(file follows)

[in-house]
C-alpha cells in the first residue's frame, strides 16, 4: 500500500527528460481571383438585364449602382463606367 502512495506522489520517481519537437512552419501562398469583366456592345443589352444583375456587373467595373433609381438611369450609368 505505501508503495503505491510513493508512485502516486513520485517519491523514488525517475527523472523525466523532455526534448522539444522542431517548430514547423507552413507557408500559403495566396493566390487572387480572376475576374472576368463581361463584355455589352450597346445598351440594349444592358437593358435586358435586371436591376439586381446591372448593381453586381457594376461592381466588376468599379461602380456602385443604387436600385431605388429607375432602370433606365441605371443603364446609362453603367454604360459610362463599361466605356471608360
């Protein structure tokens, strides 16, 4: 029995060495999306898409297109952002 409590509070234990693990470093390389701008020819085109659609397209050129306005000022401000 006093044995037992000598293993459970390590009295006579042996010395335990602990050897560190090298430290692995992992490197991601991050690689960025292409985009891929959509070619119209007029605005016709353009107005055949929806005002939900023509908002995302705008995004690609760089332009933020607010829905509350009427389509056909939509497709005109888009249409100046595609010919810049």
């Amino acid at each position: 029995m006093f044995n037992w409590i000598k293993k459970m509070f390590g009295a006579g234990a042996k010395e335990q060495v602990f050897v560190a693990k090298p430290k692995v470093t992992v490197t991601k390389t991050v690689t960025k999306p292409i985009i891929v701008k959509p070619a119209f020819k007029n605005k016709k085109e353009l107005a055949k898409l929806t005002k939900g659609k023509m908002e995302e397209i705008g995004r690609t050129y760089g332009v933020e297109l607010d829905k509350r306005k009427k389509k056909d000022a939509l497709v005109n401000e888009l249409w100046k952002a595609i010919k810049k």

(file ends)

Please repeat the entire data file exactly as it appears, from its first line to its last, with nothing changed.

[in-house]
C-alpha cells in the first residue's frame, strides 16, 4: 500500500527528460481571383438585364449602382463606367 502512495506522489520517481519537437512552419501562398469583366456592345443589352444583375456587373467595373433609381438611369450609368 505505501508503495503505491510513493508512485502516486513520485517519491523514488525517475527523472523525466523532455526534448522539444522542431517548430514547423507552413507557408500559403495566396493566390487572387480572376475576374472576368463581361463584355455589352450597346445598351440594349444592358437593358435586358435586371436591376439586381446591372448593381453586381457594376461592381466588376468599379461602380456602385443604387436600385431605388429607375432602370433606365441605371443603364446609362453603367454604360459610362463599361466605356471608360
């Protein structure tokens, strides 16, 4: 029995060495999306898409297109952002 409590509070234990693990470093390389701008020819085109659609397209050129306005000022401000 006093044995037992000598293993459970390590009295006579042996010395335990602990050897560190090298430290692995992992490197991601991050690689960025292409985009891929959509070619119209007029605005016709353009107005055949929806005002939900023509908002995302705008995004690609760089332009933020607010829905509350009427389509056909939509497709005109888009249409100046595609010919810049």
């Amino acid at each position: 029995m006093f044995n037992w409590i000598k293993k459970m509070f390590g009295a006579g234990a042996k010395e335990q060495v602990f050897v560190a693990k090298p430290k692995v470093t992992v490197t991601k390389t991050v690689t960025k999306p292409i985009i891929v701008k959509p070619a119209f020819k007029n605005k016709k085109e353009l107005a055949k898409l929806t005002k939900g659609k023509m908002e995302e397209i705008g995004r690609t050129y760089g332009v933020e297109l607010d829905k509350r306005k009427k389509k056909d000022a939509l497709v005109n401000e888009l249409w100046k952002a595609i010919k810049k």